Visual detection threshold in the echolocating Daubenton's bat (Myotis daubentonii)

Clément Céchetto, Lasse Jakobsen, Eric J. Warrant

Research output: Contribution to journalJournal articleResearchpeer-review


All bats possess eyes that are of adaptive value. Echolocating bats have retinae dominated by rod photoreceptors and use dim light vision for navigation, and in rare cases for hunting. However, the visual detection threshold of insectivorous echolocating bats remains unknown. Here, we determined this threshold for the vespertilionid bat Myotis daubentonii. We show that for a green luminous target, M. daubentonii has a visual luminance threshold of 3.2(±0.9)×10 −4 cd m −2, an intensity corresponding to the luminance of an open cloudless terrestrial habitat on a starlit night. Our results show that echolocating bats have good visual sensitivity, allowing them to see during their active periods. Together with previous results showing that M. daubentonii has poor visual acuity (∼0.6 cycles deg −1), this suggests that echolocating bats do not use vision to hunt but rather to orient themselves.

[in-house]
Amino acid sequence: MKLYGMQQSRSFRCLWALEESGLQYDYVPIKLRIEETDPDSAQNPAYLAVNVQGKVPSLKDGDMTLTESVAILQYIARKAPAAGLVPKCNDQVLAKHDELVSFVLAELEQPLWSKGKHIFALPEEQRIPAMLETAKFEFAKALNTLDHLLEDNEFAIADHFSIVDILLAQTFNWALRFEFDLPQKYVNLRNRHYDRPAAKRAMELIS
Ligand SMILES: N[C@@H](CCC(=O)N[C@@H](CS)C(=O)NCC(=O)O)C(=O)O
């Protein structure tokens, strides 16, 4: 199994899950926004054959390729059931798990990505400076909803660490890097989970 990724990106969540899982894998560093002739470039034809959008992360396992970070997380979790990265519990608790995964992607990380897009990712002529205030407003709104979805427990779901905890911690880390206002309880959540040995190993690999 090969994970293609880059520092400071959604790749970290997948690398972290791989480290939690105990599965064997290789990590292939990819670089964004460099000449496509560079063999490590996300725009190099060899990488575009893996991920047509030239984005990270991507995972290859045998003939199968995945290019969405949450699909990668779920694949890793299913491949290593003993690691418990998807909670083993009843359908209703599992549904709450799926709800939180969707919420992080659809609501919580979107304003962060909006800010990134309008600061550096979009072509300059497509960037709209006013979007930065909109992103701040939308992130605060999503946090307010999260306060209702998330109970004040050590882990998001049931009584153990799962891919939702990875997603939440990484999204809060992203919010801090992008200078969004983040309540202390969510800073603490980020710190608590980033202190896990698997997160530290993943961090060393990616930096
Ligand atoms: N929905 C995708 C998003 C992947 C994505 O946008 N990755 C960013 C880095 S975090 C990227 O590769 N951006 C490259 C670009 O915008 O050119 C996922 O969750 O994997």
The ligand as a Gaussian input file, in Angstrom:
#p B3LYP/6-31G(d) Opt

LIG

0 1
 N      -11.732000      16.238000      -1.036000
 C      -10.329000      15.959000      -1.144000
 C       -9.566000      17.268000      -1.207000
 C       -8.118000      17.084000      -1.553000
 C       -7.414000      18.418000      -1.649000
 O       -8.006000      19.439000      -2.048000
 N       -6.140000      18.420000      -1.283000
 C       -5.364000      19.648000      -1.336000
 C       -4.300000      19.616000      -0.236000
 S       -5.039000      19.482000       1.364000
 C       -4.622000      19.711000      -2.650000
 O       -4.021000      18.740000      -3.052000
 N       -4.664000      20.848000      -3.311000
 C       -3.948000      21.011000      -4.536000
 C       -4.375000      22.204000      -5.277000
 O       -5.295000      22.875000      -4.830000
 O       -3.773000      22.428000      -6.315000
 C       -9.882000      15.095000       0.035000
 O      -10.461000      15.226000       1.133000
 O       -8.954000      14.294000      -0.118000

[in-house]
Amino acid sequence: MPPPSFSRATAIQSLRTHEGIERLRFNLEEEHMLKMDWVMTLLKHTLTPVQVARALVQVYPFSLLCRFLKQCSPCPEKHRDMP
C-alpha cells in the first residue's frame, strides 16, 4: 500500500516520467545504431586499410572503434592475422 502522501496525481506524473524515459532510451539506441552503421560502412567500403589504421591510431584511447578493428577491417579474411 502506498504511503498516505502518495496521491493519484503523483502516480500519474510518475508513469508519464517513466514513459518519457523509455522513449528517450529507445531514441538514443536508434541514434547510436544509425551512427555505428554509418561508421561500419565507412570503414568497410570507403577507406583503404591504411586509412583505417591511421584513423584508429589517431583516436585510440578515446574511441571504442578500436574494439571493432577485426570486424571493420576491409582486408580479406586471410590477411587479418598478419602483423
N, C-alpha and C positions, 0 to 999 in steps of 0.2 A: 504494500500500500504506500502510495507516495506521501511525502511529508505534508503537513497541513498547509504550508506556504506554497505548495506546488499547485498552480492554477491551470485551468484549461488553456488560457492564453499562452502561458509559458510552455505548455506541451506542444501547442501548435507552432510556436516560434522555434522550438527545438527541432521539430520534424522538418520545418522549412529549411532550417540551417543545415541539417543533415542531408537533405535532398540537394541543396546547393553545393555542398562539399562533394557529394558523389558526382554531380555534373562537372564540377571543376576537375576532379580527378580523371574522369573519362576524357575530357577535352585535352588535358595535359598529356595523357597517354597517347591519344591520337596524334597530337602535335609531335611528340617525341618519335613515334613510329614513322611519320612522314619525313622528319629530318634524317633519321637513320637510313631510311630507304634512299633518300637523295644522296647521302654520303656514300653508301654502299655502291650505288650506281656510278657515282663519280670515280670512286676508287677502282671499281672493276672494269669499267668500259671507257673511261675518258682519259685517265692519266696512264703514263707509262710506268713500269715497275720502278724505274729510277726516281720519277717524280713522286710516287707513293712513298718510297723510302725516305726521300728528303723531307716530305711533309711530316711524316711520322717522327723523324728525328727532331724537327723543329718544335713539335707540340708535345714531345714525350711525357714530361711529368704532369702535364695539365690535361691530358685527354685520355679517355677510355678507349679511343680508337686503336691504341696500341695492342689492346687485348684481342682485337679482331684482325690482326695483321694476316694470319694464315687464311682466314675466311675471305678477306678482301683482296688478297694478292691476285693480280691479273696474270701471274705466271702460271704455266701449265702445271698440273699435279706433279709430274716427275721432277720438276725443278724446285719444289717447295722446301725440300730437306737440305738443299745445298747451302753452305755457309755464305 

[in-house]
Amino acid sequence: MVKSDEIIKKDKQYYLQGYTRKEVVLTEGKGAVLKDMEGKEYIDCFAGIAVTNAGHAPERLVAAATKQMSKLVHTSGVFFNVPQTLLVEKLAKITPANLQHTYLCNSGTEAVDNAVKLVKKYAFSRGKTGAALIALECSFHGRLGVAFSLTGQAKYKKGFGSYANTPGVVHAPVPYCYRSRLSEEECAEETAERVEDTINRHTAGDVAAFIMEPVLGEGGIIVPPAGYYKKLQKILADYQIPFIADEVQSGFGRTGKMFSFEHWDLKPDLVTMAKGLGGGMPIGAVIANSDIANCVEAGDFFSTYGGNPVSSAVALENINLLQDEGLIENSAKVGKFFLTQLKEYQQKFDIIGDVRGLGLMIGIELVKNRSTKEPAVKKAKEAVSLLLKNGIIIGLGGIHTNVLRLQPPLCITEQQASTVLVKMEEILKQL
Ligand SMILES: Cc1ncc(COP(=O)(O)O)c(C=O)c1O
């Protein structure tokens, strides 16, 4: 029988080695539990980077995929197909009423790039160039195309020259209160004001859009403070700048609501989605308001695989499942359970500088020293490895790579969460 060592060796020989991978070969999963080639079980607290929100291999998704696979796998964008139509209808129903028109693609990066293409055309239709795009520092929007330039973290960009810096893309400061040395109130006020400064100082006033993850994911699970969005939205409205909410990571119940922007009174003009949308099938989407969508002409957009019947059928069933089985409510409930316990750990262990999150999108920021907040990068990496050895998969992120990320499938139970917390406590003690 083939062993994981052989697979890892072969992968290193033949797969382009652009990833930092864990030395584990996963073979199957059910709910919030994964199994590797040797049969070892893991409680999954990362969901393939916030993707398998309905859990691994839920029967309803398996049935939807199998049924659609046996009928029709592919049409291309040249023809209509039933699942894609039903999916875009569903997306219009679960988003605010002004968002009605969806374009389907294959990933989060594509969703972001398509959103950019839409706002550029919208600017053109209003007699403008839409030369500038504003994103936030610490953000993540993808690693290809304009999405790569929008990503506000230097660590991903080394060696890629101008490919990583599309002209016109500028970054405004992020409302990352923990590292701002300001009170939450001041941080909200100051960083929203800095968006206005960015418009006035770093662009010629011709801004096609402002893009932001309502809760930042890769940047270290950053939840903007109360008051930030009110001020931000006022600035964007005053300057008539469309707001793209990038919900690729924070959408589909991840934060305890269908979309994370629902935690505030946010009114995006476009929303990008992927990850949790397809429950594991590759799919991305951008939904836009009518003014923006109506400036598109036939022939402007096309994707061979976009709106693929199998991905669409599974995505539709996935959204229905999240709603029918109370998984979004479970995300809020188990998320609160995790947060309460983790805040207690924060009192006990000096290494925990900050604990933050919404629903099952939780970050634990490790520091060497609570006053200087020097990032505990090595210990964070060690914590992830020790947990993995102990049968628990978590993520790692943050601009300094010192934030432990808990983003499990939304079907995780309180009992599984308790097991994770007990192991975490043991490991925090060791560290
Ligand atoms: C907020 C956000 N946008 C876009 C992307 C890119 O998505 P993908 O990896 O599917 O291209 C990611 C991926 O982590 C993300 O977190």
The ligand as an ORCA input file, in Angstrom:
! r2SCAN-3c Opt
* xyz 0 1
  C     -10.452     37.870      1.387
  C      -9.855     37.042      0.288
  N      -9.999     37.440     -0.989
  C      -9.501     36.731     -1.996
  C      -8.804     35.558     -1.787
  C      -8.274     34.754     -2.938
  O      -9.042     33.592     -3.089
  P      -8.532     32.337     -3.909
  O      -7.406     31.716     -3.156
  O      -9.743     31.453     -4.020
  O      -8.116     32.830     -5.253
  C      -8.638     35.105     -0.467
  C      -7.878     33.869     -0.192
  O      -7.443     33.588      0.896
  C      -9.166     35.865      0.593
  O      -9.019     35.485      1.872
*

Original languageEnglish
Article numberjeb244451
JournalJournal of Experimental Biology
Issue number2
Publication statusPublished - 15. Jan 2023


  • Absolute sensitivity
  • Bat vision
  • Behaviour
  • Nocturnal vision
  • Psychophysics


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